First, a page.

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cell signalling review

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https://www.readbyqxmd.com/read/28212543/metabotropic-glutamate-receptors-as-a-new-therapeutic-target-for-malignant-gliomas
#1
REVIEW
Mery Stefani Leivas Pereira, Fábio Klamt, Chairini Cássia Thomé, Paulo Valdeci Worm, Diogo Losch de Oliveira
Metabotropic glutamate receptors (mGluR) are predominantly involved in maintenance of cellular homeostasis of central nervous system. However, evidences have suggested other roles of mGluR in human tumors. Aberrant mGluR signaling has been shown to participate in transformation and maintenance of various cancer types, including malignant brain tumors. This review intends to summarize recent findings regarding the involvement of mGluR-mediated intracellular signaling pathways in progression, aggressiveness, and recurrence of malignant gliomas, mainly glioblastomas (GBM), highlighting the potential therapeutic applications of mGluR ligands...
February 12, 2017: Oncotarget
https://www.readbyqxmd.com/read/28212372/molecular-biology-of-gastroesophageal-cancers-opportunities-and-challenges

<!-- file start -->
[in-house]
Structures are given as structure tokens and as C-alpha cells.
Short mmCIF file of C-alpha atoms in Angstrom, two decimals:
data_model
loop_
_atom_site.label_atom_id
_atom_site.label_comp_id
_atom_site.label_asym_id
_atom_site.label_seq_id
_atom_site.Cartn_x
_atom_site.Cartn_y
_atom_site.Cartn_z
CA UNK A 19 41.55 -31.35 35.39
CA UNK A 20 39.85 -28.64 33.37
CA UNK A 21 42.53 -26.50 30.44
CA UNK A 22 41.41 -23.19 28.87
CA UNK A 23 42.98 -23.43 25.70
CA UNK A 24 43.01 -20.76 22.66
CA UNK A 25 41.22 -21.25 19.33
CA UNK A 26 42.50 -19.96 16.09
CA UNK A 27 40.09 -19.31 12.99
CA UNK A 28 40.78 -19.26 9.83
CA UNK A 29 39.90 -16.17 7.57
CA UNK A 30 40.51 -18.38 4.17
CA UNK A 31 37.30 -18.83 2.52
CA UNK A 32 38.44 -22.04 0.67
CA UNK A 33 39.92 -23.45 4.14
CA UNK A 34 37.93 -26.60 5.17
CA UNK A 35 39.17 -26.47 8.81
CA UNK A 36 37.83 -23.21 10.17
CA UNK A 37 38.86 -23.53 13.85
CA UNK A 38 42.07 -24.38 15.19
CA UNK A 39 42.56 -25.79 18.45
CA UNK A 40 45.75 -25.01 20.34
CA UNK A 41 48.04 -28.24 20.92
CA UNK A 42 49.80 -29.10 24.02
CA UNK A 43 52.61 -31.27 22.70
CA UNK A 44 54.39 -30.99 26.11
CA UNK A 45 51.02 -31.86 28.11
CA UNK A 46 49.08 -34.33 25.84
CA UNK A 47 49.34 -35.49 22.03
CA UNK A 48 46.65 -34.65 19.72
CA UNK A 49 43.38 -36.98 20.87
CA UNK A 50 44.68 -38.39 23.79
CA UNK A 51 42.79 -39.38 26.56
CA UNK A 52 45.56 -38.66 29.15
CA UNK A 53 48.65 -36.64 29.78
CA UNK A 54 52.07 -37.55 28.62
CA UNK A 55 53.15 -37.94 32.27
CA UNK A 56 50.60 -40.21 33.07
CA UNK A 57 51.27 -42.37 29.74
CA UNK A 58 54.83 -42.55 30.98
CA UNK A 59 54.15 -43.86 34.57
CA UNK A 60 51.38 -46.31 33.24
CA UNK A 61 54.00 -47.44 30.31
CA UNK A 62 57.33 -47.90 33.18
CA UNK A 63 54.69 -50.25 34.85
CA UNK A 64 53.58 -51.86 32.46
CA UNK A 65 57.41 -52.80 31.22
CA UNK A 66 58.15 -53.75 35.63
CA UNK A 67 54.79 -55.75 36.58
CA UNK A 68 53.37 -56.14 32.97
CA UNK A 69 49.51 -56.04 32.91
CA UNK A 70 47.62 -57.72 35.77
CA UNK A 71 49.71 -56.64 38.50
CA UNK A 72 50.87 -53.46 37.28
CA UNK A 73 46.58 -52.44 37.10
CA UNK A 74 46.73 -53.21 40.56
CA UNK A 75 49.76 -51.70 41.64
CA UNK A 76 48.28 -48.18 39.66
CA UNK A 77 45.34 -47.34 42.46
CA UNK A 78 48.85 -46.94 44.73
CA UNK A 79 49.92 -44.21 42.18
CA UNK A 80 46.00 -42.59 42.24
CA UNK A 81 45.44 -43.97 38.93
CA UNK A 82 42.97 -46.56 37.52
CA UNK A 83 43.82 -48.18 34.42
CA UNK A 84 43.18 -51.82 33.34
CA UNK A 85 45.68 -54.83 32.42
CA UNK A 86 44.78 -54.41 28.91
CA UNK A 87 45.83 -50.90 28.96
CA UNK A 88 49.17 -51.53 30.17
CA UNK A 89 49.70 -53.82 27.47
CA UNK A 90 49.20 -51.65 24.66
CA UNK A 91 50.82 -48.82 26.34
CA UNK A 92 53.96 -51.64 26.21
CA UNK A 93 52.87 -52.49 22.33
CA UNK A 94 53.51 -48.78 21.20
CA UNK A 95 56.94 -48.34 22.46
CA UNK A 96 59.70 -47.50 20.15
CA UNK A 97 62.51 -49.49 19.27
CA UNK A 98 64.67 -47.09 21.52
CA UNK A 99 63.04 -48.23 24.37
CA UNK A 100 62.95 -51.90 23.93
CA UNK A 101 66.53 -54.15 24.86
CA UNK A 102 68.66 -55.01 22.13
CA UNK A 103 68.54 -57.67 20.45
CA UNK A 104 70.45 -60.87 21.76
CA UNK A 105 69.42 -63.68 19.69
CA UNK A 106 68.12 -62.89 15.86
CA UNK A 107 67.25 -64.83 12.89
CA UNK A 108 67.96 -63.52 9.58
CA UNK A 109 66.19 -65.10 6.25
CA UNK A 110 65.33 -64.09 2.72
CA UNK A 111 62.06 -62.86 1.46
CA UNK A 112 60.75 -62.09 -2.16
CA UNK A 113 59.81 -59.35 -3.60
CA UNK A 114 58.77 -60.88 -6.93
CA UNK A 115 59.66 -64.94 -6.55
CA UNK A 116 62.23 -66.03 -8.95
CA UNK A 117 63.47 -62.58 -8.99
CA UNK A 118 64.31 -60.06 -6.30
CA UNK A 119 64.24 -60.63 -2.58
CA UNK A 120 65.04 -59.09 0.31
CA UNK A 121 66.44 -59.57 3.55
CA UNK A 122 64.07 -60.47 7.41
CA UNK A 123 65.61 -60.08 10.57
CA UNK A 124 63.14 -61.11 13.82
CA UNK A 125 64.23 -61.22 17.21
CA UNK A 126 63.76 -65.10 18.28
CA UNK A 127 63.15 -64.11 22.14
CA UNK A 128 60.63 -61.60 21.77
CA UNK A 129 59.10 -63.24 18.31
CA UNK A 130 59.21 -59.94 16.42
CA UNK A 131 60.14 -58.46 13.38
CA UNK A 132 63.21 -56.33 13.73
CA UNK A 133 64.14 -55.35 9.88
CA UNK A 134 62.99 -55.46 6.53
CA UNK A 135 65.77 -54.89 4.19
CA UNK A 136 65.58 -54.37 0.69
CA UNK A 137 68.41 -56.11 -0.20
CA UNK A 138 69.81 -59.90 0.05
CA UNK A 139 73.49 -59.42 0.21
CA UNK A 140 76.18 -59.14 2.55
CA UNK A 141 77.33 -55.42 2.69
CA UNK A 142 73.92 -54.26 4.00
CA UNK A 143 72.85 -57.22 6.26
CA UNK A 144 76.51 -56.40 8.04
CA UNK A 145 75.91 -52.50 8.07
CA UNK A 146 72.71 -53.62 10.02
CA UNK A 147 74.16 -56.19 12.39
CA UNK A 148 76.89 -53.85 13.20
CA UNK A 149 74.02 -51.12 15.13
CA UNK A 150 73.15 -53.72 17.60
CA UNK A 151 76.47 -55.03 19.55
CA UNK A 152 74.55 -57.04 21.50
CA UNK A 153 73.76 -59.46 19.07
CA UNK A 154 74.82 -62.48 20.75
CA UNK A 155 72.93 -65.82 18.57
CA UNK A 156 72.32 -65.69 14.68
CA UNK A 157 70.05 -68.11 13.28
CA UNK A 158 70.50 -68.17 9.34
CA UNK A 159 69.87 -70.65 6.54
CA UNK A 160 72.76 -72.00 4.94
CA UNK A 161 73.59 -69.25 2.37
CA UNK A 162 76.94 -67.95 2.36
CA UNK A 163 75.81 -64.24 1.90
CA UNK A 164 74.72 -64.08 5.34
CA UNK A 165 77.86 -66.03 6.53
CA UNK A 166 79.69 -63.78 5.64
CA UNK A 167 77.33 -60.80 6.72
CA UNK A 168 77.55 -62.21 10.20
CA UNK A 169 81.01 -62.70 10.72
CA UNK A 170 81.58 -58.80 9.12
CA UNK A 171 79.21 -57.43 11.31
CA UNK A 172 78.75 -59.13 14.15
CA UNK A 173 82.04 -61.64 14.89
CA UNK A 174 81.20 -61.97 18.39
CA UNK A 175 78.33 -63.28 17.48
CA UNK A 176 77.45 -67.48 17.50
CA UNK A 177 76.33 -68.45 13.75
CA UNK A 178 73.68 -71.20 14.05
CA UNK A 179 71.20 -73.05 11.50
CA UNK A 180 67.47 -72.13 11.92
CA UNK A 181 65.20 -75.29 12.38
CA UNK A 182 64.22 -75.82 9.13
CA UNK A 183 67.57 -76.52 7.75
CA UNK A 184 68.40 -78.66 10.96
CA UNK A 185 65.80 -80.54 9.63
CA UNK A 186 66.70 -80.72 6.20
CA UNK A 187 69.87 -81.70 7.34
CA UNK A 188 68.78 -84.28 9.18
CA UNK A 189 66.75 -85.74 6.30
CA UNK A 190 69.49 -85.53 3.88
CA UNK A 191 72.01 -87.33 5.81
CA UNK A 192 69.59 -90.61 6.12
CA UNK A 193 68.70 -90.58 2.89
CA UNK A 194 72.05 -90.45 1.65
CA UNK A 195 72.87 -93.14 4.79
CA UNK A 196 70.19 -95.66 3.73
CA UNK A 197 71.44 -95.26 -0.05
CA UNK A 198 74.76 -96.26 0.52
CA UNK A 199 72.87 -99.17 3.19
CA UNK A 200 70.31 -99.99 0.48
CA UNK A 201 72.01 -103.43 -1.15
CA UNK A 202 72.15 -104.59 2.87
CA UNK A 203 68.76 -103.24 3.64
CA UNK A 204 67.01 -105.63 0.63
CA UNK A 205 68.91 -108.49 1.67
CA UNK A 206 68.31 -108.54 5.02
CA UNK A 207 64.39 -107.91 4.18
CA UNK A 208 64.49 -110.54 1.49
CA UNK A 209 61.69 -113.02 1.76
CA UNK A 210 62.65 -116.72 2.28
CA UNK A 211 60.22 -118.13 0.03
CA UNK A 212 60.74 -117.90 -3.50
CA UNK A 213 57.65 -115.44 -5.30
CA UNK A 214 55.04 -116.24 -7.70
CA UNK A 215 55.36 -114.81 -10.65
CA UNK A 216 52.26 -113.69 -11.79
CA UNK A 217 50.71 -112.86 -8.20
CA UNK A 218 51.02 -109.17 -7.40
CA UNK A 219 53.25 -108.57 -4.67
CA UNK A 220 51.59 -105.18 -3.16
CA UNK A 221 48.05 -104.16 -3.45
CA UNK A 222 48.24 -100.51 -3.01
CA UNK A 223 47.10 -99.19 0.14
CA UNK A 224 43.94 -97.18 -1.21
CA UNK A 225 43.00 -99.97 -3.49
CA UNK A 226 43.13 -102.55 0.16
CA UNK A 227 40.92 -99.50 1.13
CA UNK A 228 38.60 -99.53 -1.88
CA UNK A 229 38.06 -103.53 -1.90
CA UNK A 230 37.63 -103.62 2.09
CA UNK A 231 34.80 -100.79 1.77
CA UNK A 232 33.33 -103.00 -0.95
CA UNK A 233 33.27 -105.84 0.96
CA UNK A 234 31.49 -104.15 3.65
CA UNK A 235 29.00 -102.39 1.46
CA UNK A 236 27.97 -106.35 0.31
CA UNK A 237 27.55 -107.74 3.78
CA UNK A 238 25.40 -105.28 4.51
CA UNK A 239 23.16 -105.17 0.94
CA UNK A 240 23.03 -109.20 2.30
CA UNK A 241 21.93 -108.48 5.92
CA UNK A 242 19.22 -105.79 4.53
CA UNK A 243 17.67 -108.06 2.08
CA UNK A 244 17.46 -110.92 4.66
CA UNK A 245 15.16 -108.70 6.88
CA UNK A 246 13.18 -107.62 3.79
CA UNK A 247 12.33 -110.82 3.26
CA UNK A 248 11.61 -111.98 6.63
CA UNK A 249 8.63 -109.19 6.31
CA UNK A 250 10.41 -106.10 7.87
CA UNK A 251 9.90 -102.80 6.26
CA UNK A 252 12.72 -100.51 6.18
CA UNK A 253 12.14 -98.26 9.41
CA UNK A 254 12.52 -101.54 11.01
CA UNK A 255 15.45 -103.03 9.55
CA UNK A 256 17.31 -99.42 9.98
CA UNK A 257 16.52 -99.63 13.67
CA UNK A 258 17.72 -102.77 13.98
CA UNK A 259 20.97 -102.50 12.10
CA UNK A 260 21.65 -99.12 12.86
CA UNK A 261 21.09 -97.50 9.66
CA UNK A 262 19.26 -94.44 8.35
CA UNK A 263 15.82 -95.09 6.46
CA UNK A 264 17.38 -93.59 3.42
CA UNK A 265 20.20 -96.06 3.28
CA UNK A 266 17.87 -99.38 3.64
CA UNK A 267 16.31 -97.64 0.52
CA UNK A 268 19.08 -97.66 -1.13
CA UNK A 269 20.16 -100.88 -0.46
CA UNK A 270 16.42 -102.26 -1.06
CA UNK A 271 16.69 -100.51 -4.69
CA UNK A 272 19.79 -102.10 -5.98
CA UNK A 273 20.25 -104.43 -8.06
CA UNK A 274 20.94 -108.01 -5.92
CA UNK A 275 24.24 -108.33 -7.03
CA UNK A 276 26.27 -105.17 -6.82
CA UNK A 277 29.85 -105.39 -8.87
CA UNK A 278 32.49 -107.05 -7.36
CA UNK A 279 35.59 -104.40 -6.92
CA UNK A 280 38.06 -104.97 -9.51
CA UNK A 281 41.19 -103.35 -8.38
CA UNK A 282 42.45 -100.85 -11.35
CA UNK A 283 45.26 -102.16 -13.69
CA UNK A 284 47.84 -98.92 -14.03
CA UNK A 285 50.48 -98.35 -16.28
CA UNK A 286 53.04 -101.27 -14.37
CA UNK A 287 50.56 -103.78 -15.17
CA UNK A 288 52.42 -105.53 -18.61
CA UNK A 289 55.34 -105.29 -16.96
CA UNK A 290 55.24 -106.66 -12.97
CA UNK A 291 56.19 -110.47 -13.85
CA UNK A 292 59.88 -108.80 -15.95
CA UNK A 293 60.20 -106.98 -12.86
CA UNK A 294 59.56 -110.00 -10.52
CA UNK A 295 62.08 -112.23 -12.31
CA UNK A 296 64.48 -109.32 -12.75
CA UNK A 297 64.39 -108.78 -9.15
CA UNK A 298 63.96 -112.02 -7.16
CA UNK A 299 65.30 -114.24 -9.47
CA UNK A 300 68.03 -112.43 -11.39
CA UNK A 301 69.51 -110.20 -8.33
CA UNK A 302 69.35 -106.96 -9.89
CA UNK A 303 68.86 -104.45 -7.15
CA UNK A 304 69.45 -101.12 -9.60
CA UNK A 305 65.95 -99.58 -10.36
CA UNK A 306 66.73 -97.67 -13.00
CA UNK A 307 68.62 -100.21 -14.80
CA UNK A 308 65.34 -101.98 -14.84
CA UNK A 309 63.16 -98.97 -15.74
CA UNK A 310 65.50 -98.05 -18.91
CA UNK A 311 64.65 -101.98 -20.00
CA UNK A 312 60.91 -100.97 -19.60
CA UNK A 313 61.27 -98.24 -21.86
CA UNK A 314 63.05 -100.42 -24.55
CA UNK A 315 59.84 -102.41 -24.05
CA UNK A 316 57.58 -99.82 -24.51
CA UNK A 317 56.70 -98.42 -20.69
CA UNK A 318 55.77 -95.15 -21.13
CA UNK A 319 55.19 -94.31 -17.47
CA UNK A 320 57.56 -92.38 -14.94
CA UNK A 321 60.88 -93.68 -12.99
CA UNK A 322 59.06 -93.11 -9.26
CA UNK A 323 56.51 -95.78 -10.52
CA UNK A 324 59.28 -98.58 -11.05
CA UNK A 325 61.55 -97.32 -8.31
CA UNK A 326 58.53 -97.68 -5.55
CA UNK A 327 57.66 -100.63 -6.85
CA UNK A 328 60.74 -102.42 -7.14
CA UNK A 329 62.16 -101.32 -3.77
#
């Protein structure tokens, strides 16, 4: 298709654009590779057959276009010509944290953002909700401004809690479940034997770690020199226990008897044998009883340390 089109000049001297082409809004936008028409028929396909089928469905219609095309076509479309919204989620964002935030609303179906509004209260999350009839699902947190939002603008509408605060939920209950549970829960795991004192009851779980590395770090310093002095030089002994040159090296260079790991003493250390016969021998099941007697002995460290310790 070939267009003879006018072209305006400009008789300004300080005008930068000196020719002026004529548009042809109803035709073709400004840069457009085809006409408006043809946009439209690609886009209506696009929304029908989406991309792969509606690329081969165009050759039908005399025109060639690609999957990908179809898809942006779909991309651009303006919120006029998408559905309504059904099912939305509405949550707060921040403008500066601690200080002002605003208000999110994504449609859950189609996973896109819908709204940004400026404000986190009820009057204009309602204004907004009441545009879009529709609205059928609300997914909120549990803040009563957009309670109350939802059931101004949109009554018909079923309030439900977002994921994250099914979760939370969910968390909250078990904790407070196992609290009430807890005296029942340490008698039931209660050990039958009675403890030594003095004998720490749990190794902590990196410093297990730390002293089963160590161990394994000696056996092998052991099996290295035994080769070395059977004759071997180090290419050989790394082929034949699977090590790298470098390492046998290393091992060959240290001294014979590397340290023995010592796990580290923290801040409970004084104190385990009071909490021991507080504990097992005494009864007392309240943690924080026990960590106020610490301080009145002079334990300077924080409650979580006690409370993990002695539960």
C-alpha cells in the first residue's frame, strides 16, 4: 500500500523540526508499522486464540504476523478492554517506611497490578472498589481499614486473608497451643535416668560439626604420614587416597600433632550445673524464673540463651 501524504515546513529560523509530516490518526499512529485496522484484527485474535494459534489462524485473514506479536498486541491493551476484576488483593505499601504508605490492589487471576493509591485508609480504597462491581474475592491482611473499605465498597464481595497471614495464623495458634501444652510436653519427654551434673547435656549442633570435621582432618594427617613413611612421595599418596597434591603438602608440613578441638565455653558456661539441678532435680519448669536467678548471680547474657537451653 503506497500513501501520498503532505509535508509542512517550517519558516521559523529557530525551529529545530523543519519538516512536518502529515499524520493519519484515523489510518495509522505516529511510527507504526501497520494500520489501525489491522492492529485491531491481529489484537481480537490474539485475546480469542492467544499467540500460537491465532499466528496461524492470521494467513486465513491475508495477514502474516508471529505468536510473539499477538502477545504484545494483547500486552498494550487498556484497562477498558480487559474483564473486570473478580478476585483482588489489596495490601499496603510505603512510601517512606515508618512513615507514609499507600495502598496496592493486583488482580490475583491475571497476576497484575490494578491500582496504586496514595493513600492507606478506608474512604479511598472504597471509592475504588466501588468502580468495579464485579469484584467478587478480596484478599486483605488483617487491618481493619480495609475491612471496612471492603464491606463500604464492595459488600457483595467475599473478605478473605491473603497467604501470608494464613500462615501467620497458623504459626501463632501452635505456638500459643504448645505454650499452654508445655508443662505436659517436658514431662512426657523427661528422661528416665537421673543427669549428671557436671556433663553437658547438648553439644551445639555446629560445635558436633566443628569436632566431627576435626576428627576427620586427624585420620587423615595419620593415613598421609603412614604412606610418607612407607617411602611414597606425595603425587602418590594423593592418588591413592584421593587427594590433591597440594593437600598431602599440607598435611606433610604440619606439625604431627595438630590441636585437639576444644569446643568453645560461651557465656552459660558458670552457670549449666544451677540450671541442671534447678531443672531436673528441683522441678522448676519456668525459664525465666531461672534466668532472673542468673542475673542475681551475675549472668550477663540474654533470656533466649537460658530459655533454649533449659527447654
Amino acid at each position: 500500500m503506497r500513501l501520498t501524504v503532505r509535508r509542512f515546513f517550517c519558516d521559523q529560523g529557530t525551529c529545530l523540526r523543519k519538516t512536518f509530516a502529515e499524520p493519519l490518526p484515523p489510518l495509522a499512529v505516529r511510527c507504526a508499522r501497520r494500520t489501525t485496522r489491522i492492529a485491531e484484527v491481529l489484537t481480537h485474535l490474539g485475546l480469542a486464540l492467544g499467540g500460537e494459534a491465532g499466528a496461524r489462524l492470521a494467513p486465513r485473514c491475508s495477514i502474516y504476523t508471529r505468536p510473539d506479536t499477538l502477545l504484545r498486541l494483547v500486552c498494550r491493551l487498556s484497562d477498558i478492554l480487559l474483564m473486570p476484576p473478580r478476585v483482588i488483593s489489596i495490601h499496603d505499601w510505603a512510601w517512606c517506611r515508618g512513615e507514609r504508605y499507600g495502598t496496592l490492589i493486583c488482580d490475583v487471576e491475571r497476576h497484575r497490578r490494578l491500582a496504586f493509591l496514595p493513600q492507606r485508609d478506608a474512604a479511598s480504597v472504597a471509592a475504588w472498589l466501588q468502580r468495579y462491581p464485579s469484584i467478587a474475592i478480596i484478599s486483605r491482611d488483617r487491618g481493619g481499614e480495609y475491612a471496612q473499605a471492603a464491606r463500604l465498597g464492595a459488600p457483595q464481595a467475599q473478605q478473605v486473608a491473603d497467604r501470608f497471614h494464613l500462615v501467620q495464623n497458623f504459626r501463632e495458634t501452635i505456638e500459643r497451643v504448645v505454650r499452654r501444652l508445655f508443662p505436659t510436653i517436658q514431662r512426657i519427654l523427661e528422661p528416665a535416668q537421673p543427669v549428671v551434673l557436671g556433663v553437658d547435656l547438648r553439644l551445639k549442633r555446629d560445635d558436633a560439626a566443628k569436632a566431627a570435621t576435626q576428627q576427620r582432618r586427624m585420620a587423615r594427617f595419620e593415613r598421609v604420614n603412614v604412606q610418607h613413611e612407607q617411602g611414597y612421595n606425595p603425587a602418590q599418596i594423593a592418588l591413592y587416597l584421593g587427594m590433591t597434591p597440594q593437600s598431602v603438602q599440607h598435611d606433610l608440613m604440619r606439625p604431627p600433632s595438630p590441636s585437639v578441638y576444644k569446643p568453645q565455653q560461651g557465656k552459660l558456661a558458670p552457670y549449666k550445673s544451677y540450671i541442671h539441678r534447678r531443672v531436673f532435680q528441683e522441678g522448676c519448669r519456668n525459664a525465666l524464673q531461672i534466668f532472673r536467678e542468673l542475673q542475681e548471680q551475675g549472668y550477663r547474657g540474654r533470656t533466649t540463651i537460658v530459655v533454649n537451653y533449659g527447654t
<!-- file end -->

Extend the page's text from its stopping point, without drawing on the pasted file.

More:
#2
Shaheer Khan, Sameh Mikhail, Joanne Xiu, Mohamed E Salem
Gastroesophageal (GE) malignancies make up a significant and growing segment of newly diagnosed cancers. Approximately 80% of patients who have GE cancers die within 5 years of diagnosis, which means that effective treatments for these malignancies need to be found. Currently, targeted therapies have a minimal role in this disease group. Intensive study of the molecular biology of GE cancers is a relatively new and ongoing venture, but it has already led to a significant increase in our understanding of these malignancies...
January 2017: Clinical Advances in Hematology & Oncology: H&O
https://www.readbyqxmd.com/read/28212190/endothelial-cell-disease-emerging-knowledge-from-cerebral-cavernous-malformations
#3
Maria Grazia Lampugnani, Matteo Malinverno, Elisabetta Dejana
PURPOSE OF REVIEW: Endothelial cells dysfunctions are crucial determinants of several human diseases. We review here the most recent reports on endothelial cell defects in cerebral cavernous malformations (CCMs), particularly focusing on adherens junctions. CCM is a vascular disease that affects specifically the venous microvessels of the central nervous system and which is caused by loss-of-function mutation in any one of the three CCM genes (CCM1, 2 or 3) in endothelial cells. The phenotypic result of these mutations are focal vascular malformations that are permeable and fragile causing neurological symptoms and occasionally haemorrhagic stroke...
February 16, 2017: Current Opinion in Hematology
https://www.readbyqxmd.com/read/28212107/rheb-in-neuronal-degeneration-regeneration-and-connectivity
#4